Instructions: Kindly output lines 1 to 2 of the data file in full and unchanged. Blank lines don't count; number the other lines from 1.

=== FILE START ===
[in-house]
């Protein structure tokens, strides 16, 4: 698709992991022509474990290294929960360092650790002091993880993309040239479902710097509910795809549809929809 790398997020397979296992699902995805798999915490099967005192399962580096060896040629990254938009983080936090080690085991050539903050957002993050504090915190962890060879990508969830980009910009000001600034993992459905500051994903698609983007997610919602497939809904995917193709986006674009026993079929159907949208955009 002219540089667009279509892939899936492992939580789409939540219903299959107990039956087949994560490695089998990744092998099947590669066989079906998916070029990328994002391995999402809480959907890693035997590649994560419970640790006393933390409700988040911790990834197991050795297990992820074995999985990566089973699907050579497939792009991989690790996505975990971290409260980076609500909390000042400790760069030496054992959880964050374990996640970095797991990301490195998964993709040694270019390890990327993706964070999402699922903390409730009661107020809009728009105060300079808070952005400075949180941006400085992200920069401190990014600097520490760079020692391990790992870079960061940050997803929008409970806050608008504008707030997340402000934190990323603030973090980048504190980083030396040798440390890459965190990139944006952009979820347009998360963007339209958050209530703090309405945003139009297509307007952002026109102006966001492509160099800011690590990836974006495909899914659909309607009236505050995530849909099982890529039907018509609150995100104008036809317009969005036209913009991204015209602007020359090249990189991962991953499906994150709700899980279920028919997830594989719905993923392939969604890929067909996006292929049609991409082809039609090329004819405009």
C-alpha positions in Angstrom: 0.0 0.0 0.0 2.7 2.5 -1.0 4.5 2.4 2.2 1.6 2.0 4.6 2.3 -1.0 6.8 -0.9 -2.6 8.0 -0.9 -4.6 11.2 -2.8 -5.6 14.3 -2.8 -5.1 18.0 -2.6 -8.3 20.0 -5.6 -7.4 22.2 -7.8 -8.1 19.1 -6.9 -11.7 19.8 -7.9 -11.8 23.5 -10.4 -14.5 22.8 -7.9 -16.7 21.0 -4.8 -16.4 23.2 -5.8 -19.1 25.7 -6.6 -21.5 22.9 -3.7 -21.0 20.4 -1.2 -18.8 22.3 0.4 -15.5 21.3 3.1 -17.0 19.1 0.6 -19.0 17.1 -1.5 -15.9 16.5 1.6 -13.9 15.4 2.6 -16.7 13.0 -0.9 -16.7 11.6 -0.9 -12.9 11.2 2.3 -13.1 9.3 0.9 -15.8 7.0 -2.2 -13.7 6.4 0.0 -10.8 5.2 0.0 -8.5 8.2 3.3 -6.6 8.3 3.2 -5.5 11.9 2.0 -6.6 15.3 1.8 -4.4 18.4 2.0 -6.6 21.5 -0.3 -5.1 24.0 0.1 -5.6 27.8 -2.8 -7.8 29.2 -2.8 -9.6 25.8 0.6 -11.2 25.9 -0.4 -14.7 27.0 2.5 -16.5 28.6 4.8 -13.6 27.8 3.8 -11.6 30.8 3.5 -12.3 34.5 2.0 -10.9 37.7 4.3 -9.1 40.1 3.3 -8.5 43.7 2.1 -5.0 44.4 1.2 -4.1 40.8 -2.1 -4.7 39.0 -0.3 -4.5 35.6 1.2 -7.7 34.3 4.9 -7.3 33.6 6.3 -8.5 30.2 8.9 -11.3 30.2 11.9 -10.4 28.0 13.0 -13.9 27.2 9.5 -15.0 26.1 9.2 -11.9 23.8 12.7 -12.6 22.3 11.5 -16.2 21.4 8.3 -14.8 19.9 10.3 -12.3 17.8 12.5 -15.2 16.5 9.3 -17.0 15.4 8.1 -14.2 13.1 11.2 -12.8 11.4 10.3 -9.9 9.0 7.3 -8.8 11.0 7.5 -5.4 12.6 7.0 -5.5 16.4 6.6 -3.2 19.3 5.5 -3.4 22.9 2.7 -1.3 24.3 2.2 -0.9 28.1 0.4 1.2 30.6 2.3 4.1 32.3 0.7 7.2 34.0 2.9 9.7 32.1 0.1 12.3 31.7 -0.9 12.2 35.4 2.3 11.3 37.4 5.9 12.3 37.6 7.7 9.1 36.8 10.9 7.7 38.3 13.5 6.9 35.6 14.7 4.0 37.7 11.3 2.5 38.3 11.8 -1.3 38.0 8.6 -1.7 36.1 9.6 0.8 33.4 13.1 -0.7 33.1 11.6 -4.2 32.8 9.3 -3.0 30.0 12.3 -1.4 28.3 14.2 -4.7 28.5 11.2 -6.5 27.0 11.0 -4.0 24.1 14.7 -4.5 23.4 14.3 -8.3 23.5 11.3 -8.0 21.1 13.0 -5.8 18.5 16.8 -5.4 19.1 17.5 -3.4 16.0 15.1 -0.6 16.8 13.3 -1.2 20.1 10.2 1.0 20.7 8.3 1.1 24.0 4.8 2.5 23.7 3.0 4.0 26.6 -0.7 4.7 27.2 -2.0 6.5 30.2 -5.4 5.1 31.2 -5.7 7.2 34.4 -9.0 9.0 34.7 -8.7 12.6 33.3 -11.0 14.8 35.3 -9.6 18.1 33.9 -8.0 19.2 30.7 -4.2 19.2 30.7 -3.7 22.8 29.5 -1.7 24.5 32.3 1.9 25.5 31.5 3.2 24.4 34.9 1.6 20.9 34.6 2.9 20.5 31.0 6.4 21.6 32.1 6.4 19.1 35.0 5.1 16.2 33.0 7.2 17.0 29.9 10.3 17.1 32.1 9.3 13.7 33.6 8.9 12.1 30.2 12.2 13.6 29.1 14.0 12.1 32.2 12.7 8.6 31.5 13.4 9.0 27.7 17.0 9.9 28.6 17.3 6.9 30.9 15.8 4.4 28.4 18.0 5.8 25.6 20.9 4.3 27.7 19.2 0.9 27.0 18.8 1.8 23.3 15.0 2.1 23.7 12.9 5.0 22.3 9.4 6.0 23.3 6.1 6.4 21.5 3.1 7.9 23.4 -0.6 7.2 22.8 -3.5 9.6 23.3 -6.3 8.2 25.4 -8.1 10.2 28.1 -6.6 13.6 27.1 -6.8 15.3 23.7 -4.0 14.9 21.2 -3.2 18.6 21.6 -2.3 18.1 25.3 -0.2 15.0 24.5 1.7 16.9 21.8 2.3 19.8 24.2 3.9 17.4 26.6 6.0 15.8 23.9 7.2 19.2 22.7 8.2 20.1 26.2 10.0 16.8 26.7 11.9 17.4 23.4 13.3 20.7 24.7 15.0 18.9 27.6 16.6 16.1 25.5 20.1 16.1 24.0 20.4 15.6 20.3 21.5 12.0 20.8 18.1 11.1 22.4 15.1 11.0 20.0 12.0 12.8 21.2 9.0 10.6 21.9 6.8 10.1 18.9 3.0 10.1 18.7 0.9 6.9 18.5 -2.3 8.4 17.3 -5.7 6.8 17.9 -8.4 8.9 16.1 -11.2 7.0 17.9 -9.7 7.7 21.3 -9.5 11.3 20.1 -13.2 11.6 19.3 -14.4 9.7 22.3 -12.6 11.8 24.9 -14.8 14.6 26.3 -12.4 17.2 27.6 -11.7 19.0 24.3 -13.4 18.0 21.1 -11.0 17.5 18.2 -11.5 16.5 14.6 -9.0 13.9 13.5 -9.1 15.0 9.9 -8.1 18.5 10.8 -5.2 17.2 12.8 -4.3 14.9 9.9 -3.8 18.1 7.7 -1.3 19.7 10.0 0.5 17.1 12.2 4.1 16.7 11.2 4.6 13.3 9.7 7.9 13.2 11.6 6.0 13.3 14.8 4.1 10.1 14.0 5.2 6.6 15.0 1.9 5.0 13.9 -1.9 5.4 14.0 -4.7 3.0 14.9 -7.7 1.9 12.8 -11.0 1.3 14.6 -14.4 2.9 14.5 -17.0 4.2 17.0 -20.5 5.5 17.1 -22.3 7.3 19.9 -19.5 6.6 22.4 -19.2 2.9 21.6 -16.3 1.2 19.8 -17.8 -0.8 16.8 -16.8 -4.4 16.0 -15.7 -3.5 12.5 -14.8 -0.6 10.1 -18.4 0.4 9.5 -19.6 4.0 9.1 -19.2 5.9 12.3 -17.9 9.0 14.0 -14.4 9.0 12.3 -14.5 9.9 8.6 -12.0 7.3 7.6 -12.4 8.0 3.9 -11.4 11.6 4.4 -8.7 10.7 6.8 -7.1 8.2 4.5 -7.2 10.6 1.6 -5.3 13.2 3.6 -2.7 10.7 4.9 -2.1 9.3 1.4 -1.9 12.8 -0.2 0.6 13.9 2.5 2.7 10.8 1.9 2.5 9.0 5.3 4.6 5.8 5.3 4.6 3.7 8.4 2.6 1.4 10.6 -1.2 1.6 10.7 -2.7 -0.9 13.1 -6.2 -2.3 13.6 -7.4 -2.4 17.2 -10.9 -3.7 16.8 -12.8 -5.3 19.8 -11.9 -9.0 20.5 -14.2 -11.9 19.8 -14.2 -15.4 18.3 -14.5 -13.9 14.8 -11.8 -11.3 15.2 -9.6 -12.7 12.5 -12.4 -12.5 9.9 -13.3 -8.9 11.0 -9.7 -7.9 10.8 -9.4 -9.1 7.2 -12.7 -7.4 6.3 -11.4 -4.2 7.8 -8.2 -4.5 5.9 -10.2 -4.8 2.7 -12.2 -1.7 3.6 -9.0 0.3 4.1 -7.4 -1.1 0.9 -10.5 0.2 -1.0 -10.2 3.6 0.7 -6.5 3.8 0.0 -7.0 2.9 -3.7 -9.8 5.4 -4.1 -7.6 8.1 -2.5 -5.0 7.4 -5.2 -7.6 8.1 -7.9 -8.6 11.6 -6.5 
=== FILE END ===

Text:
[in-house]
């Protein structure tokens, strides 16, 4: 698709992991022509474990290294929960360092650790002091993880993309040239479902710097509910795809549809929809 790398997020397979296992699902995805798999915490099967005192399962580096060896040629990254938009983080936090080690085991050539903050957002993050504090915190962890060879990508969830980009910009000001600034993992459905500051994903698609983007997610919602497939809904995917193709986006674009026993079929159907949208955009 002219540089667009279509892939899936492992939580789409939540219903299959107990039956087949994560490695089998990744092998099947590669066989079906998916070029990328994002391995999402809480959907890693035997590649994560419970640790006393933390409700988040911790990834197991050795297990992820074995999985990566089973699907050579497939792009991989690790996505975990971290409260980076609500909390000042400790760069030496054992959880964050374990996640970095797991990301490195998964993709040694270019390890990327993706964070999402699922903390409730009661107020809009728009105060300079808070952005400075949180941006400085992200920069401190990014600097520490760079020692391990790992870079960061940050997803929008409970806050608008504008707030997340402000934190990323603030973090980048504190980083030396040798440390890459965190990139944006952009979820347009998360963007339209958050209530703090309405945003139009297509307007952002026109102006966001492509160099800011690590990836974006495909899914659909309607009236505050995530849909099982890529039907018509609150995100104008036809317009969005036209913009991204015209602007020359090249990189991962991953499906994150709700899980279920028919997830594989719905993923392939969604890929067909996006292929049609991409082809039609090329004819405009």